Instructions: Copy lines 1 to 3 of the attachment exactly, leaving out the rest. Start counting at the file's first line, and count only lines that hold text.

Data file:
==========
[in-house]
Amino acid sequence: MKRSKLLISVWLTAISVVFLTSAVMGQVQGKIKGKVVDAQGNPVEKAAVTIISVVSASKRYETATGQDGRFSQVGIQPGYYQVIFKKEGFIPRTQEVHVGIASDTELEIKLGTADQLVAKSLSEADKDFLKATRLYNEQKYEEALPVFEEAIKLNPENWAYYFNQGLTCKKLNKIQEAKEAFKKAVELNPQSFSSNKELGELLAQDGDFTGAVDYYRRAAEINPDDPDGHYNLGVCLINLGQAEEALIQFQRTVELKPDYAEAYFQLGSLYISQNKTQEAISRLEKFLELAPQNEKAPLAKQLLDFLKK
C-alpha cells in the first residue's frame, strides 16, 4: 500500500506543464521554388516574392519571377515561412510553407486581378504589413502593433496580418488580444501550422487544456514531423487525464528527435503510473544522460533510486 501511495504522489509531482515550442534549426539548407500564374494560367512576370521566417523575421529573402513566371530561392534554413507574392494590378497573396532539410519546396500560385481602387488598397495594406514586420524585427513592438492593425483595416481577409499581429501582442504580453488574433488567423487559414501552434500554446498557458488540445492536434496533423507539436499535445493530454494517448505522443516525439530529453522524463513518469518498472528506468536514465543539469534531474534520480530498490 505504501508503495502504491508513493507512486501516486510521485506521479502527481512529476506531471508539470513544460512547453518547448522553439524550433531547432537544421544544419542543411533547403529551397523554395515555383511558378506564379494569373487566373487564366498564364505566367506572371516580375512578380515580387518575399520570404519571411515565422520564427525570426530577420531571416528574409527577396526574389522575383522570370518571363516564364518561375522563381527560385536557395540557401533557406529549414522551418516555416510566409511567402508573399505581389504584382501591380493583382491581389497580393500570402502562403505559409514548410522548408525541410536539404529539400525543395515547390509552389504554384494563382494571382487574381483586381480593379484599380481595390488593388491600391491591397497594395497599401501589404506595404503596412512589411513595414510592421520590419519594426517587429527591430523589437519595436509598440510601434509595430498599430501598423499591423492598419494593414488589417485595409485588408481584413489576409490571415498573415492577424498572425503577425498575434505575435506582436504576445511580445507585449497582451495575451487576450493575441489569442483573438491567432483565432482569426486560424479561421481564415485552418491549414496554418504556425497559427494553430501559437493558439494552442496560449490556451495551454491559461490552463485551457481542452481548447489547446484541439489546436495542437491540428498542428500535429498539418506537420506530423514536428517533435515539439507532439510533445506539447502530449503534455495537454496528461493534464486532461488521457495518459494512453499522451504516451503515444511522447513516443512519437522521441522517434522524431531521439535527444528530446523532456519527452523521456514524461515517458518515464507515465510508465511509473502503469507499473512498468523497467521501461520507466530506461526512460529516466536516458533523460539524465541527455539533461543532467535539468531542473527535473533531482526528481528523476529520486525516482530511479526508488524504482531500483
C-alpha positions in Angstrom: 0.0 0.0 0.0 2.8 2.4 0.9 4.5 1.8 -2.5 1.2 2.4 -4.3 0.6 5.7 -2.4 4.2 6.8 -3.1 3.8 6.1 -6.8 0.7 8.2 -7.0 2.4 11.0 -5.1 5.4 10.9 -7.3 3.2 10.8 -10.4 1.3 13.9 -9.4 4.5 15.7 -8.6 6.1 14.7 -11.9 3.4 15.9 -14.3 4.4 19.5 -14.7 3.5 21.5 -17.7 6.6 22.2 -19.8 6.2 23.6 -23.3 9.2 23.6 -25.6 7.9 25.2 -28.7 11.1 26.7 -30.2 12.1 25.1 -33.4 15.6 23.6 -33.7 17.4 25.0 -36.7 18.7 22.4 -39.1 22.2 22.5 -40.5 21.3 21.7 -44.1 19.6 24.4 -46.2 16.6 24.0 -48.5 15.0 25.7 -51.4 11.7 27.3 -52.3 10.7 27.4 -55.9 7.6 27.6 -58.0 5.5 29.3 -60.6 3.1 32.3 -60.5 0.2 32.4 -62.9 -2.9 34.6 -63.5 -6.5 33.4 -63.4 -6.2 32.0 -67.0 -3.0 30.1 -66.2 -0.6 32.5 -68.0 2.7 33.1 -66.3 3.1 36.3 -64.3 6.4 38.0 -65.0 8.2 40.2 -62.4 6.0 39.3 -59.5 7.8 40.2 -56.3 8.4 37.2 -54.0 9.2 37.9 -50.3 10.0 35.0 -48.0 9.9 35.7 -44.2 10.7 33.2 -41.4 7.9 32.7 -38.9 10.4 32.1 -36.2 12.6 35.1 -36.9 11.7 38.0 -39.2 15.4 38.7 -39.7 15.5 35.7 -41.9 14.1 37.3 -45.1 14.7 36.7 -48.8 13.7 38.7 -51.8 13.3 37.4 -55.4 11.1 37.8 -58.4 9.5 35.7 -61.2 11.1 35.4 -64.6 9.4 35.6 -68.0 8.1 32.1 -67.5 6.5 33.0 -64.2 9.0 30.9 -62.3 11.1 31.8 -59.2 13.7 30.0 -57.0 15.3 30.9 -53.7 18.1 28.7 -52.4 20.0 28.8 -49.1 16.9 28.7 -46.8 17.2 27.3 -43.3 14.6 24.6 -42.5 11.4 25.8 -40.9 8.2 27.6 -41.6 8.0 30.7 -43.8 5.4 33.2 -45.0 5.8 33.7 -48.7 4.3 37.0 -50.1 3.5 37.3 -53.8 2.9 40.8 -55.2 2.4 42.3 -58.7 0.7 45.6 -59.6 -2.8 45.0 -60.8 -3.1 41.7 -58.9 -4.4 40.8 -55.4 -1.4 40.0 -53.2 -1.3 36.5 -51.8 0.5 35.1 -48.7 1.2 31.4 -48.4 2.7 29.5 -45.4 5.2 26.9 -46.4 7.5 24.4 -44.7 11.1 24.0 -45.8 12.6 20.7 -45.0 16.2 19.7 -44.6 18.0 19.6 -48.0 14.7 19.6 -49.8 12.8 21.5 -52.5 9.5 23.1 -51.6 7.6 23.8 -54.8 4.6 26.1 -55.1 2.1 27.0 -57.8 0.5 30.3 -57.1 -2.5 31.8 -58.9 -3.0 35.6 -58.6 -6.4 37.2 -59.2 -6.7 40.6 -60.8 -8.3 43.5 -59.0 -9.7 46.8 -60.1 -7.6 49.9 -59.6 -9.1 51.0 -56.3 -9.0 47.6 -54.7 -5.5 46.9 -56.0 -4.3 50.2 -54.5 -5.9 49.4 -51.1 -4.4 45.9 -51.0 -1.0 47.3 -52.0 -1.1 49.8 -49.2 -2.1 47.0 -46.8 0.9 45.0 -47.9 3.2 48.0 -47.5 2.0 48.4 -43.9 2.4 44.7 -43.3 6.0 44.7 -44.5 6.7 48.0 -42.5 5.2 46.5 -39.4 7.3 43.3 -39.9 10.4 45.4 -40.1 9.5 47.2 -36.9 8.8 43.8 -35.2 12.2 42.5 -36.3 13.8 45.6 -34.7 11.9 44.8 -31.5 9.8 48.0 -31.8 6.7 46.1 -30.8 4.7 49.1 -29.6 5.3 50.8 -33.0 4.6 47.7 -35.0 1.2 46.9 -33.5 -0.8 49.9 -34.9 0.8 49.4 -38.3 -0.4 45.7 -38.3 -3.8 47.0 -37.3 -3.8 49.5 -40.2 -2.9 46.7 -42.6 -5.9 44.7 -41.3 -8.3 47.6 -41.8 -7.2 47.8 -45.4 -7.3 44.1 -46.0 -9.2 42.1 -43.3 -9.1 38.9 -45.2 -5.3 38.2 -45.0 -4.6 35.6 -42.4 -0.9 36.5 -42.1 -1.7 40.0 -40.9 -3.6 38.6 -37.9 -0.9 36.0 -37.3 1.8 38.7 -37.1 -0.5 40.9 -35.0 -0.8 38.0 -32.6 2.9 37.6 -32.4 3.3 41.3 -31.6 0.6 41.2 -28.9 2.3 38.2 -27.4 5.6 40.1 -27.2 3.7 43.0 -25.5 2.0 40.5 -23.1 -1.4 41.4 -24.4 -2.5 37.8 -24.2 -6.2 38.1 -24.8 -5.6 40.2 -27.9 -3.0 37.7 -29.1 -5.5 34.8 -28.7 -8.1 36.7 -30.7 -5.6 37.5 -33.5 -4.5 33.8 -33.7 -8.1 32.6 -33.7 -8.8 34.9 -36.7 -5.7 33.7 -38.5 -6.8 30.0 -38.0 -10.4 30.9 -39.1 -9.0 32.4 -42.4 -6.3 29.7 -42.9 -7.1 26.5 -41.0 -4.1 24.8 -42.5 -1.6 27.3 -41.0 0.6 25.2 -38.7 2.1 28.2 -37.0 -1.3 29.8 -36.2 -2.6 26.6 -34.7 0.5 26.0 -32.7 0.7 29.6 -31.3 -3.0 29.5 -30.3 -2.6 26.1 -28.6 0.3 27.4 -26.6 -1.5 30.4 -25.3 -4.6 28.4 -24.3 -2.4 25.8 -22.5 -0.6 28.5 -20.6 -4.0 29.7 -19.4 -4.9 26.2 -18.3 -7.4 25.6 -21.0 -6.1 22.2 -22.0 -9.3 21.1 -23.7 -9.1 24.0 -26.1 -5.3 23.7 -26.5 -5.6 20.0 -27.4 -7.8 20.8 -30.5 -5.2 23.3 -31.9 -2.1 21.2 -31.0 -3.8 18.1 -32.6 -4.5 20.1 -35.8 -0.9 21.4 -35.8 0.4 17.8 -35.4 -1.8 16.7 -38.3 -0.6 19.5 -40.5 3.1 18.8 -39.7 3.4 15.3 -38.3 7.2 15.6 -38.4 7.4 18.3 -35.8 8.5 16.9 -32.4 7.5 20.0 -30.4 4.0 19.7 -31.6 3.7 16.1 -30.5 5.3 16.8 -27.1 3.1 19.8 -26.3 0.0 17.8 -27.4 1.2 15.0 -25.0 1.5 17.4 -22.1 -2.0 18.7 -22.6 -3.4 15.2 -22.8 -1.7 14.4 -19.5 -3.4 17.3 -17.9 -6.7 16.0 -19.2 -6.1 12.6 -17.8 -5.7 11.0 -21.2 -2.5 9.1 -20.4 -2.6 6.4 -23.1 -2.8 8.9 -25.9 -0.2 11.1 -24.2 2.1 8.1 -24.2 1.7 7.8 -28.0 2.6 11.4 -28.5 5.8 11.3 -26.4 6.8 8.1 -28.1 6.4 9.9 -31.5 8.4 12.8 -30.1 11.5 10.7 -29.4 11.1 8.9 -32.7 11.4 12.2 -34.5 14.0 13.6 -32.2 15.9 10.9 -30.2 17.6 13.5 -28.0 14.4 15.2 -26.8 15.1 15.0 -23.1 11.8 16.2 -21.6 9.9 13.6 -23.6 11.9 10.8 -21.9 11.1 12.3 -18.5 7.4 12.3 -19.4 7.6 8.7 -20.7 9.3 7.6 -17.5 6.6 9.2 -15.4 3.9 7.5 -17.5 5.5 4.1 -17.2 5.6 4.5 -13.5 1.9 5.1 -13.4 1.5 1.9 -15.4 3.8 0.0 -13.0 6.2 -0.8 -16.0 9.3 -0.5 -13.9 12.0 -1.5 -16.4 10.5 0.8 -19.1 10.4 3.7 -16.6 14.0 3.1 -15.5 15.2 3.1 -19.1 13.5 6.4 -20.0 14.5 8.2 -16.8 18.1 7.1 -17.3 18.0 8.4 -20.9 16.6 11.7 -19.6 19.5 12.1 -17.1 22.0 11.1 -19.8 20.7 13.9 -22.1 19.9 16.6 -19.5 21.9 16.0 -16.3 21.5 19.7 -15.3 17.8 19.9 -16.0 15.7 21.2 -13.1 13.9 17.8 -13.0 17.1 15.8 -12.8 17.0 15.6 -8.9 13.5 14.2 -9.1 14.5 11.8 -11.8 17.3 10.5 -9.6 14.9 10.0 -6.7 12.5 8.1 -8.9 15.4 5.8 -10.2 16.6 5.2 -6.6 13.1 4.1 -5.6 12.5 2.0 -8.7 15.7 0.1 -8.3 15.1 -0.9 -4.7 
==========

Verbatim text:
[in-house]
Amino acid sequence: MKRSKLLISVWLTAISVVFLTSAVMGQVQGKIKGKVVDAQGNPVEKAAVTIISVVSASKRYETATGQDGRFSQVGIQPGYYQVIFKKEGFIPRTQEVHVGIASDTELEIKLGTADQLVAKSLSEADKDFLKATRLYNEQKYEEALPVFEEAIKLNPENWAYYFNQGLTCKKLNKIQEAKEAFKKAVELNPQSFSSNKELGELLAQDGDFTGAVDYYRRAAEINPDDPDGHYNLGVCLINLGQAEEALIQFQRTVELKPDYAEAYFQLGSLYISQNKTQEAISRLEKFLELAPQNEKAPLAKQLLDFLKK
C-alpha cells in the first residue's frame, strides 16, 4: 500500500506543464521554388516574392519571377515561412510553407486581378504589413502593433496580418488580444501550422487544456514531423487525464528527435503510473544522460533510486 501511495504522489509531482515550442534549426539548407500564374494560367512576370521566417523575421529573402513566371530561392534554413507574392494590378497573396532539410519546396500560385481602387488598397495594406514586420524585427513592438492593425483595416481577409499581429501582442504580453488574433488567423487559414501552434500554446498557458488540445492536434496533423507539436499535445493530454494517448505522443516525439530529453522524463513518469518498472528506468536514465543539469534531474534520480530498490 505504501508503495502504491508513493507512486501516486510521485506521479502527481512529476506531471508539470513544460512547453518547448522553439524550433531547432537544421544544419542543411533547403529551397523554395515555383511558378506564379494569373487566373487564366498564364505566367506572371516580375512578380515580387518575399520570404519571411515565422520564427525570426530577420531571416528574409527577396526574389522575383522570370518571363516564364518561375522563381527560385536557395540557401533557406529549414522551418516555416510566409511567402508573399505581389504584382501591380493583382491581389497580393500570402502562403505559409514548410522548408525541410536539404529539400525543395515547390509552389504554384494563382494571382487574381483586381480593379484599380481595390488593388491600391491591397497594395497599401501589404506595404503596412512589411513595414510592421520590419519594426517587429527591430523589437519595436509598440510601434509595430498599430501598423499591423492598419494593414488589417485595409485588408481584413489576409490571415498573415492577424498572425503577425498575434505575435506582436504576445511580445507585449497582451495575451487576450493575441489569442483573438491567432483565432482569426486560424479561421481564415485552418491549414496554418504556425497559427494553430501559437493558439494552442496560449490556451495551454491559461490552463485551457481542452481548447489547446484541439489546436495542437491540428498542428500535429498539418506537420506530423514536428517533435515539439507532439510533445506539447502530449503534455495537454496528461493534464486532461488521457495518459494512453499522451504516451503515444511522447513516443512519437522521441522517434522524431531521439535527444528530446523532456519527452523521456514524461515517458518515464507515465510508465511509473502503469507499473512498468523497467521501461520507466530506461526512460529516466536516458533523460539524465541527455539533461543532467535539468531542473527535473533531482526528481528523476529520486525516482530511479526508488524504482531500483